European Journal of Nuclear Medicine and Molecular Imaging

, Volume 30, Issue 2, pp 316–319

Improved detection of splenosis in patients with haematological disorders: the role of combined transmission-emission tomography

Authors

  • Marius Horger
    • Department of Diagnostic Radiology, Eberhard-Karls Universität, Hoppe-Seyler-Strasse 3, 72076 Tübingen, Germany
  • Susanne Eschmann
    • Department of Nuclear Medicine, Eberhard-Karls Universität, Röntgenweg 13, 72076 Tübingen, Germany
  • Claudia Lengerke
    • Department of Internal Medicine, Oncology, Eberhard-Karls-Universität, Otfried-Müller Str.10, 72076 Tübingen, Germany
  •  C. Claussen
    • Department of Diagnostic Radiology, Eberhard-Karls Universität, Hoppe-Seyler-Strasse 3, 72076 Tübingen, Germany
  • Christina Pfannenberg
    • Department of Diagnostic Radiology, Eberhard-Karls Universität, Hoppe-Seyler-Strasse 3, 72076 Tübingen, Germany
  • Roland Bares
    • Department of Nuclear Medicine, Eberhard-Karls Universität, Röntgenweg 13, 72076 Tübingen, Germany
Short Communication

DOI: 10.1007/s00259-002-1043-7

Cite this article as:
Horger, M., Eschmann, S., Lengerke, C. et al. Eur J Nucl Med (2003) 30: 316. doi:10.1007/s00259-002-1043-7

Abstract.

The purpose of this study was to evaluate the use of combined transmission and emission tomography (TET) for correct localisation of heterotopic splenic tissue and differentiation of splenosis from other masses. The TET technique comprises the fusion of SPET and CT data obtained using the same imaging device to allow perfect overlap of anatomical and functional images. TET was performed in seven patients who either had haematological disorders and relapsing anaemia or thrombocytopenia after splenectomy or were under immunosuppression for different reasons. These patients presented 20 equivocal lesions on CT or MRI. Presence of splenic tissue was investigated using technetium-99m labelled colloids or heat-damaged red blood cells. Findings of spleen scintigraphy, TET and CT or MRI were compared with respect to localisation of splenosis and correct classification of lesions by CT or MRI. Histological validation was achieved by surgery or biopsy in all cases. All 20 lesions demonstrated by CT or MRI were correctly classified by TET as splenosis. Three additional lesions initially overlooked by CT or MRI could be detected. Diagnostic relevance was highest for intrahepatic, intrapulmonary or pleural splenic implants. It is concluded that TET allows exact localisation of heterotopic splenic tissue in patients with suspected splenosis.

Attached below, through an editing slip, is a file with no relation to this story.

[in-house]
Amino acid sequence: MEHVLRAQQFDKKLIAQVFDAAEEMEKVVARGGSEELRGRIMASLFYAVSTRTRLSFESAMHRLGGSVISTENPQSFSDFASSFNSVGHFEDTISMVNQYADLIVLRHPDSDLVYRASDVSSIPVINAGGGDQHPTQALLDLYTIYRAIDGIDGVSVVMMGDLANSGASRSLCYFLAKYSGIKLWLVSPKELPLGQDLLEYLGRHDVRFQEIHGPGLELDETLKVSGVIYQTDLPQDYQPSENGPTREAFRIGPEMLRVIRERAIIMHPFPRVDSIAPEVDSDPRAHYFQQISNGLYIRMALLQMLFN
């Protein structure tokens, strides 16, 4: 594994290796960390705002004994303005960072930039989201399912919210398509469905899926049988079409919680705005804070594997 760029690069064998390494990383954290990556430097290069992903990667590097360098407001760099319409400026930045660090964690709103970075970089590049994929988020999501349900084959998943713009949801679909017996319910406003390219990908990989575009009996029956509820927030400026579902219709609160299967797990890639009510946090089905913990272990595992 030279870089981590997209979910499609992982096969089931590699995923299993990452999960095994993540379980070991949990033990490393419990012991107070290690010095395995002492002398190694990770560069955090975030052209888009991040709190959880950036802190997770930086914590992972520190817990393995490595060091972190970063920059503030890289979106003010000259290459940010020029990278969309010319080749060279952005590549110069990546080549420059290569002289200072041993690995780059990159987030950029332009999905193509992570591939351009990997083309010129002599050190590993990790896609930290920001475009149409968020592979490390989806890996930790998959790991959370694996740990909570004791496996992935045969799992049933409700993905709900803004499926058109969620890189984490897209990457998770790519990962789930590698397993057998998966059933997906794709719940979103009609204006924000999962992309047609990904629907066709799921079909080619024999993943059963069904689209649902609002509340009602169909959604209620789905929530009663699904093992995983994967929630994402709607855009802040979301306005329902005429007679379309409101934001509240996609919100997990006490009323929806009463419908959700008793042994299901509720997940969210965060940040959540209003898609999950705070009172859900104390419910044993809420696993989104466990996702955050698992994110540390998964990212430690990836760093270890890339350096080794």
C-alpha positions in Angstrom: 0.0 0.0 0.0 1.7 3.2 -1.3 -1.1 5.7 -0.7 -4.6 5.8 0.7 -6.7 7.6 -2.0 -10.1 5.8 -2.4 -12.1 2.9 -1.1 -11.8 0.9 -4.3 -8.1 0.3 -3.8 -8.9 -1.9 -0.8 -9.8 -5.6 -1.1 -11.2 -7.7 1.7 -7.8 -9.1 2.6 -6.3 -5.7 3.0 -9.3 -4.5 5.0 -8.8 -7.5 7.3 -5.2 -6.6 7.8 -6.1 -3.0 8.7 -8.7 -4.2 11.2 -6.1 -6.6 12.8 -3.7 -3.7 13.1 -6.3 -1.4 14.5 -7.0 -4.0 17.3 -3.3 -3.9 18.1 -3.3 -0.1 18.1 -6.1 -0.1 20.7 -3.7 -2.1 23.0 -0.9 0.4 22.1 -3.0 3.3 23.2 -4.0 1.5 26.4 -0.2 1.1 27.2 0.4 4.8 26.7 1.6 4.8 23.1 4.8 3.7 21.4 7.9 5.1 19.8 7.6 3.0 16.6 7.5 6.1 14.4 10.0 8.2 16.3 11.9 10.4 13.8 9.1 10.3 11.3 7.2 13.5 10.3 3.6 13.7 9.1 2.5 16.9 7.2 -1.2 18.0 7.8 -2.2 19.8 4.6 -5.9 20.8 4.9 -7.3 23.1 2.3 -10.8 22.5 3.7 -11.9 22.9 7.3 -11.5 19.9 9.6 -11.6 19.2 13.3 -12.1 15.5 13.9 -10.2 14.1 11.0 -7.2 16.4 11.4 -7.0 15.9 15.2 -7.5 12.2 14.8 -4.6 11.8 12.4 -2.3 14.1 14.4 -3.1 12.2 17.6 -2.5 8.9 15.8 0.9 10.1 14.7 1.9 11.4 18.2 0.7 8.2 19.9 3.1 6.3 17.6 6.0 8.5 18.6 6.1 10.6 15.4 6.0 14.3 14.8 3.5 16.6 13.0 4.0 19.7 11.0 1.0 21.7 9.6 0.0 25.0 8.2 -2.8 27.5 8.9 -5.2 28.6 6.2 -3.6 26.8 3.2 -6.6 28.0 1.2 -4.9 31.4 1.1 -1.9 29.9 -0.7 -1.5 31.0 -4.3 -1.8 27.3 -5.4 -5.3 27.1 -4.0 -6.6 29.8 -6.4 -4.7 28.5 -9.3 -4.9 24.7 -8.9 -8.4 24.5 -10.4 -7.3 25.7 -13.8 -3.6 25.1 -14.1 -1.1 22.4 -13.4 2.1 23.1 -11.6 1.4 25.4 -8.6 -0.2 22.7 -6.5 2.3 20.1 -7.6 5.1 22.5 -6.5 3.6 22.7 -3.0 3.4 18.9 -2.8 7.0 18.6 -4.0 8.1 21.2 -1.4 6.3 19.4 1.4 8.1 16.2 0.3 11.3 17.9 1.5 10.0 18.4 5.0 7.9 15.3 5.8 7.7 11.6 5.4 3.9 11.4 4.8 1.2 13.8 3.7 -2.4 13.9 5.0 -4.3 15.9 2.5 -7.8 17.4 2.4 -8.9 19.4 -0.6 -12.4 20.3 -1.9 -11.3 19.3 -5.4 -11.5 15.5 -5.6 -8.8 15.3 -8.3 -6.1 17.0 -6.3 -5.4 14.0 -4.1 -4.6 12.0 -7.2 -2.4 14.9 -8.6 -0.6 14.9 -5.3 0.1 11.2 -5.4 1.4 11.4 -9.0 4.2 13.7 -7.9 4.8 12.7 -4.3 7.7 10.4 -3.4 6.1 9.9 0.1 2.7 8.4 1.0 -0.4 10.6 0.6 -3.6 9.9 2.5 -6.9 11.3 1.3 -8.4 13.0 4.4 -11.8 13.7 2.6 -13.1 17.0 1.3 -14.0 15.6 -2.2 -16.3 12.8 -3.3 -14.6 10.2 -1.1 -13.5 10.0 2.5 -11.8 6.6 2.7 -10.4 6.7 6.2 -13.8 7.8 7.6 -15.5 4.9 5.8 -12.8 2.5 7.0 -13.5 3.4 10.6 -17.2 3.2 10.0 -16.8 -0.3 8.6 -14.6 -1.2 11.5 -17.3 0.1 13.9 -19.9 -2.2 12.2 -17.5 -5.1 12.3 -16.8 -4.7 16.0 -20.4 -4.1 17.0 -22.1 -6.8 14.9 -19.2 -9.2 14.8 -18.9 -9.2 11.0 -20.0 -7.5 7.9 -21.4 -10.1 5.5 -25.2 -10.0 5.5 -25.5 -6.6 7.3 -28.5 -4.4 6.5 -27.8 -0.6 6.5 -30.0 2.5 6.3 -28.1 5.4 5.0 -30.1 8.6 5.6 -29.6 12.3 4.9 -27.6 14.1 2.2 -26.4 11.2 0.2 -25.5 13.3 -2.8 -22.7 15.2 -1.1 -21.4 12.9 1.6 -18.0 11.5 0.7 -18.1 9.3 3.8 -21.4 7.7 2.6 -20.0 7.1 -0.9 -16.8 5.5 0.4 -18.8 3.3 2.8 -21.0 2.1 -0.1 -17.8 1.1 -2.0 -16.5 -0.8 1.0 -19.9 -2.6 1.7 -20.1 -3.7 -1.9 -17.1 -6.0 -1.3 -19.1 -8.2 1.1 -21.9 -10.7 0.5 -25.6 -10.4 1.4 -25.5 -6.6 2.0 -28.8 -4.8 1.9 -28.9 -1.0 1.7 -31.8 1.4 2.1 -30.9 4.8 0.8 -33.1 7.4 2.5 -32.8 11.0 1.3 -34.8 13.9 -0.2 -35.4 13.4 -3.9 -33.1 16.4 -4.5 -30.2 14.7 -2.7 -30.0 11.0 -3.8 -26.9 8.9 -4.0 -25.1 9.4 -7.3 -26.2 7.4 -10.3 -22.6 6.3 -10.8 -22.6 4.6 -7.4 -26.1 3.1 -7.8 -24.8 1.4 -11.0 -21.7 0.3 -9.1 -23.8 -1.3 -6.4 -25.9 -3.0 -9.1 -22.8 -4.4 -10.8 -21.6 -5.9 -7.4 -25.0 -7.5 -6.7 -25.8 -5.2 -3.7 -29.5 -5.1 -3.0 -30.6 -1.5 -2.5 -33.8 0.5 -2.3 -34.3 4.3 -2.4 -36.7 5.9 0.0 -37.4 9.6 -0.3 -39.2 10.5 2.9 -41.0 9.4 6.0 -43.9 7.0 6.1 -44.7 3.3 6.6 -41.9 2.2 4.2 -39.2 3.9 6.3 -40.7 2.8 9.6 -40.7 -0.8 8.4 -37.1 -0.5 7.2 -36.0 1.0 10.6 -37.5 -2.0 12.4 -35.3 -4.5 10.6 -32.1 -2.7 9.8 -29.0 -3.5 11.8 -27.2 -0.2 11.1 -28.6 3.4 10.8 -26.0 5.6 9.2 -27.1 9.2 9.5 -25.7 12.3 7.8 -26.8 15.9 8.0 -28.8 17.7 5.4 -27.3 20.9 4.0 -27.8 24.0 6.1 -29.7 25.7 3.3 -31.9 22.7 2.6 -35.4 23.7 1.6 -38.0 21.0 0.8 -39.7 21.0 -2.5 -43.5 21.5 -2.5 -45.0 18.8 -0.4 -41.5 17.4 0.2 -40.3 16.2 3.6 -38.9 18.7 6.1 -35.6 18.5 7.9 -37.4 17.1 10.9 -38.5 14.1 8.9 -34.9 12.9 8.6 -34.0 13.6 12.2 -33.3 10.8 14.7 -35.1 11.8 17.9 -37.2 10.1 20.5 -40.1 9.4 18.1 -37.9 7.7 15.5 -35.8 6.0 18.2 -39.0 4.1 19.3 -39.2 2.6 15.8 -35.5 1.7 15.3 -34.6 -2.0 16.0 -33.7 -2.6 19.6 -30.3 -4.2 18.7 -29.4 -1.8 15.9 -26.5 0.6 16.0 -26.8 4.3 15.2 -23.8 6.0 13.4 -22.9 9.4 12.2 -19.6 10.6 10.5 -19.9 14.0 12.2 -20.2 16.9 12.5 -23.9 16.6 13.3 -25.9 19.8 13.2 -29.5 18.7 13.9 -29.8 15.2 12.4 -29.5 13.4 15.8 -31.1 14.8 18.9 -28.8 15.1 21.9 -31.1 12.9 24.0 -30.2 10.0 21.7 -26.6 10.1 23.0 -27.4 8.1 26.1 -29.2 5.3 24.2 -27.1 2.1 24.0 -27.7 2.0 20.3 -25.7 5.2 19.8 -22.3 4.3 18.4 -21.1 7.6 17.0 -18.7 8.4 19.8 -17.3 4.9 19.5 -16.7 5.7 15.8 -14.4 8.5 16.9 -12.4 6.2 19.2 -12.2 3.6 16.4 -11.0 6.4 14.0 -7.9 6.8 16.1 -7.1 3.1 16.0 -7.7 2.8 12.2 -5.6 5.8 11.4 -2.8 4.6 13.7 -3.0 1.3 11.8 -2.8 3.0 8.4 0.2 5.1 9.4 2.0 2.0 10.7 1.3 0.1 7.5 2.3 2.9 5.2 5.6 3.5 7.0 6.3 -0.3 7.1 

Image fusion Transmission-emission tomography Splenosis Idiopathic thrombocytopenic purpura Malignant lymphoma
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Copyright information

© Springer-Verlag 2003